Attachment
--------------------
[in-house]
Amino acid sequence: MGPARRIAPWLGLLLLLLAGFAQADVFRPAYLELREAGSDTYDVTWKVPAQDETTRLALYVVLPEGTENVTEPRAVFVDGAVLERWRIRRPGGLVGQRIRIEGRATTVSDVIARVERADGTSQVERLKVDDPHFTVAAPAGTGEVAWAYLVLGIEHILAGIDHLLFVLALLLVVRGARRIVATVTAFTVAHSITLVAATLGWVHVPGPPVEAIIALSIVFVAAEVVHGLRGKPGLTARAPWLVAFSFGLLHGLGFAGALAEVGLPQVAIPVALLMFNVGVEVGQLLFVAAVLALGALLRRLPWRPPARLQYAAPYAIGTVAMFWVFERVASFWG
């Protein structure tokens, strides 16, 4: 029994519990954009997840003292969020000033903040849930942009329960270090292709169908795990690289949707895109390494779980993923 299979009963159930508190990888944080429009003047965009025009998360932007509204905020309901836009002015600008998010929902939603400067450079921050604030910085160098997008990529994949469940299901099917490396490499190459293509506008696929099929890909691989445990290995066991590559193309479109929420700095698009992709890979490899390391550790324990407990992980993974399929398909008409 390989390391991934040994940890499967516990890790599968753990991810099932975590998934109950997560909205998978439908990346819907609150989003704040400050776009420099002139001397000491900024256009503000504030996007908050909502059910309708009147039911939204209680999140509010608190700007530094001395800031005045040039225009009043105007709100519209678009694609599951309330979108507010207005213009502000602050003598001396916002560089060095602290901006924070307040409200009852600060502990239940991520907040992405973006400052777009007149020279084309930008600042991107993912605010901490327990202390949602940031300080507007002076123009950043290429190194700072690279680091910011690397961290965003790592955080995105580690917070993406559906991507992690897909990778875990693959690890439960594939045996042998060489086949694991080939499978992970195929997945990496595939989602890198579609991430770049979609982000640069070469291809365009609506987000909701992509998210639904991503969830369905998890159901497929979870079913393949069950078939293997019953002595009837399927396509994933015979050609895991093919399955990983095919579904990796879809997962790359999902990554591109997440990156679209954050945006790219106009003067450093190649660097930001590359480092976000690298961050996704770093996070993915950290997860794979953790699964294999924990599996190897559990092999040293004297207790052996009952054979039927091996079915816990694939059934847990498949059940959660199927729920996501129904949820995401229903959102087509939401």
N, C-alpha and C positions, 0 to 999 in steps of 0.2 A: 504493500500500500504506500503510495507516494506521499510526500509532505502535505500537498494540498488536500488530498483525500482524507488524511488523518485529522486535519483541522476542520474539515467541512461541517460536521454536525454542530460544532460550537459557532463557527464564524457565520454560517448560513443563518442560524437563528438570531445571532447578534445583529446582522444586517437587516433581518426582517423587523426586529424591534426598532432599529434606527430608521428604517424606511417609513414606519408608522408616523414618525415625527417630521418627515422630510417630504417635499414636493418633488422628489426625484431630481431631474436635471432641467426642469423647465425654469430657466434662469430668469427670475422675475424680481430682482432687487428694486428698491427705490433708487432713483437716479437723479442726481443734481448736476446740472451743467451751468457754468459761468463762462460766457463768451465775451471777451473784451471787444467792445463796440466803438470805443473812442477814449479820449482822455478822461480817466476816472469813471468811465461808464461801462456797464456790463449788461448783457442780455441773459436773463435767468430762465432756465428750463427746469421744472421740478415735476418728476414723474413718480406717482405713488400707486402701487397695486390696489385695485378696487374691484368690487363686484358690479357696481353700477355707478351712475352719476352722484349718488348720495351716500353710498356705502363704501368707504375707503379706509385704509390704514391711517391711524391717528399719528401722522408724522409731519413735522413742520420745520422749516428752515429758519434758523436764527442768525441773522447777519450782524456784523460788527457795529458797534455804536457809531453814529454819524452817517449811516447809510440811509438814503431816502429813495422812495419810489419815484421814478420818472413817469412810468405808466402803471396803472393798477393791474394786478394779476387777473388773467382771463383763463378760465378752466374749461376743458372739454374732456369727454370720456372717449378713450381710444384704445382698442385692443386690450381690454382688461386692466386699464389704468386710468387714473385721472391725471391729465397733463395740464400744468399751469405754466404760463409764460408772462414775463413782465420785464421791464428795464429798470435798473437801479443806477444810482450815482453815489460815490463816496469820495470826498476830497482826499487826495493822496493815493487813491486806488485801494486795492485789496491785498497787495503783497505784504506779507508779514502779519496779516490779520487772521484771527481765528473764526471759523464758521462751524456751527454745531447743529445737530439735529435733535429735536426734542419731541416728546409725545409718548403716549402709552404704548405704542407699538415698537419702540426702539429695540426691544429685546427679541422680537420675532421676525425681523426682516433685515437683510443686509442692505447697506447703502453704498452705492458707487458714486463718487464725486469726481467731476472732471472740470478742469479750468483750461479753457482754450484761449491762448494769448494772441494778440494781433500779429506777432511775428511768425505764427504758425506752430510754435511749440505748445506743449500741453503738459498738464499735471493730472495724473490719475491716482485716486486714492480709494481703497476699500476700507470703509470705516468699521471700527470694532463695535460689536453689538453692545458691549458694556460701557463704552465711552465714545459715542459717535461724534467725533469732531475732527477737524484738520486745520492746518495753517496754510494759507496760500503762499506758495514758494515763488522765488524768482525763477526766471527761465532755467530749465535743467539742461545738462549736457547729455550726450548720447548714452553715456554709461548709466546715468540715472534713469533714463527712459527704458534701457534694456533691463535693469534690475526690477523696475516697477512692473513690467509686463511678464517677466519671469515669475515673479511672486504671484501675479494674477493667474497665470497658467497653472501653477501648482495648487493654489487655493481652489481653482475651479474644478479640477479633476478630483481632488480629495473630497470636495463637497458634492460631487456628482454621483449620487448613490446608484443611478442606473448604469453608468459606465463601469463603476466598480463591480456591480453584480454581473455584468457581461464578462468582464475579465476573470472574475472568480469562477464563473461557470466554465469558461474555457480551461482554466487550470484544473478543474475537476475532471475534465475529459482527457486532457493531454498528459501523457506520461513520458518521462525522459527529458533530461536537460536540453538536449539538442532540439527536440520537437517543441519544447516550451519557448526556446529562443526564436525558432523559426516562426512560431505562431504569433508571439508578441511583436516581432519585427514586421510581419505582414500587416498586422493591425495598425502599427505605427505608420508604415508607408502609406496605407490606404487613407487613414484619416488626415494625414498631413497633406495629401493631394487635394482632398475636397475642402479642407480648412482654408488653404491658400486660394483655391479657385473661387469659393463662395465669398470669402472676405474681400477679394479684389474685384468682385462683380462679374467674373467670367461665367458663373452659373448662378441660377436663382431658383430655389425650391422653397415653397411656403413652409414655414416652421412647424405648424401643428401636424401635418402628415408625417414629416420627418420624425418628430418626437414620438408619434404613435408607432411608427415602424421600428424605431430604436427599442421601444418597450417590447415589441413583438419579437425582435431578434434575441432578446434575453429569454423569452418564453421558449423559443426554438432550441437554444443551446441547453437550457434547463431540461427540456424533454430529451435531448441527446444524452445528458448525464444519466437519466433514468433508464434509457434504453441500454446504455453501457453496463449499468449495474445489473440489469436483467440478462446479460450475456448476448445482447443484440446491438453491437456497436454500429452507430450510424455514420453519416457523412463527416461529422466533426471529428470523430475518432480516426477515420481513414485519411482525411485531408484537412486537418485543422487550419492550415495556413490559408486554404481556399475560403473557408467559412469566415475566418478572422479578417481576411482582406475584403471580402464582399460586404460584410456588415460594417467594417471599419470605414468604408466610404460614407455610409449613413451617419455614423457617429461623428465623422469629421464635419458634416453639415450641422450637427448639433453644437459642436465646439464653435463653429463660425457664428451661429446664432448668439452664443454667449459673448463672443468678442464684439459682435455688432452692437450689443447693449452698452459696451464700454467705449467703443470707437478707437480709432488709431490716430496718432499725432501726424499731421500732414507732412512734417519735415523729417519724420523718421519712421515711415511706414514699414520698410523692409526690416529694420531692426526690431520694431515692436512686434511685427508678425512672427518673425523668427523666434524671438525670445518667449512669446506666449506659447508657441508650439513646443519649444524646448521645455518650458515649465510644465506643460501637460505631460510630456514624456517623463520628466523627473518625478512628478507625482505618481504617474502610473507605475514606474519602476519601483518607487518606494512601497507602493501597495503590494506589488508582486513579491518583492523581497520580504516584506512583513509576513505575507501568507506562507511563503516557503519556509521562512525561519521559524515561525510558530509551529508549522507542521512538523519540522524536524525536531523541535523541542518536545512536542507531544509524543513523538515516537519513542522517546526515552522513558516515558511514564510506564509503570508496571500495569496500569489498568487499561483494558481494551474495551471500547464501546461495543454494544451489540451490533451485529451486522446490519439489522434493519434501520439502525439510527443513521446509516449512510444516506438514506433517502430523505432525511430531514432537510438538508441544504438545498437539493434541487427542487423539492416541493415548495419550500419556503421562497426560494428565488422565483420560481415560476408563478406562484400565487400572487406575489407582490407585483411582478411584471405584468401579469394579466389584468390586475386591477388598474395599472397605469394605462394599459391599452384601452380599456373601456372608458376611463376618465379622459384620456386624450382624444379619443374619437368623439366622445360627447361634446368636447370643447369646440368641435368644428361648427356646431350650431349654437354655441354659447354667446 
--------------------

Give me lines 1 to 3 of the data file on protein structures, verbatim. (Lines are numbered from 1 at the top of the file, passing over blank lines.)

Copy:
[in-house]
Amino acid sequence: MGPARRIAPWLGLLLLLLAGFAQADVFRPAYLELREAGSDTYDVTWKVPAQDETTRLALYVVLPEGTENVTEPRAVFVDGAVLERWRIRRPGGLVGQRIRIEGRATTVSDVIARVERADGTSQVERLKVDDPHFTVAAPAGTGEVAWAYLVLGIEHILAGIDHLLFVLALLLVVRGARRIVATVTAFTVAHSITLVAATLGWVHVPGPPVEAIIALSIVFVAAEVVHGLRGKPGLTARAPWLVAFSFGLLHGLGFAGALAEVGLPQVAIPVALLMFNVGVEVGQLLFVAAVLALGALLRRLPWRPPARLQYAAPYAIGTVAMFWVFERVASFWG
């Protein structure tokens, strides 16, 4: 029994519990954009997840003292969020000033903040849930942009329960270090292709169908795990690289949707895109390494779980993923 299979009963159930508190990888944080429009003047965009025009998360932007509204905020309901836009002015600008998010929902939603400067450079921050604030910085160098997008990529994949469940299901099917490396490499190459293509506008696929099929890909691989445990290995066991590559193309479109929420700095698009992709890979490899390391550790324990407990992980993974399929398909008409 390989390391991934040994940890499967516990890790599968753990991810099932975590998934109950997560909205998978439908990346819907609150989003704040400050776009420099002139001397000491900024256009503000504030996007908050909502059910309708009147039911939204209680999140509010608190700007530094001395800031005045040039225009009043105007709100519209678009694609599951309330979108507010207005213009502000602050003598001396916002560089060095602290901006924070307040409200009852600060502990239940991520907040992405973006400052777009007149020279084309930008600042991107993912605010901490327990202390949602940031300080507007002076123009950043290429190194700072690279680091910011690397961290965003790592955080995105580690917070993406559906991507992690897909990778875990693959690890439960594939045996042998060489086949694991080939499978992970195929997945990496595939989602890198579609991430770049979609982000640069070469291809365009609506987000909701992509998210639904991503969830369905998890159901497929979870079913393949069950078939293997019953002595009837399927396509994933015979050609895991093919399955990983095919579904990796879809997962790359999902990554591109997440990156679209954050945006790219106009003067450093190649660097930001590359480092976000690298961050996704770093996070993915950290997860794979953790699964294999924990599996190897559990092999040293004297207790052996009952054979039927091996079915816990694939059934847990498949059940959660199927729920996501129904949820995401229903959102087509939401």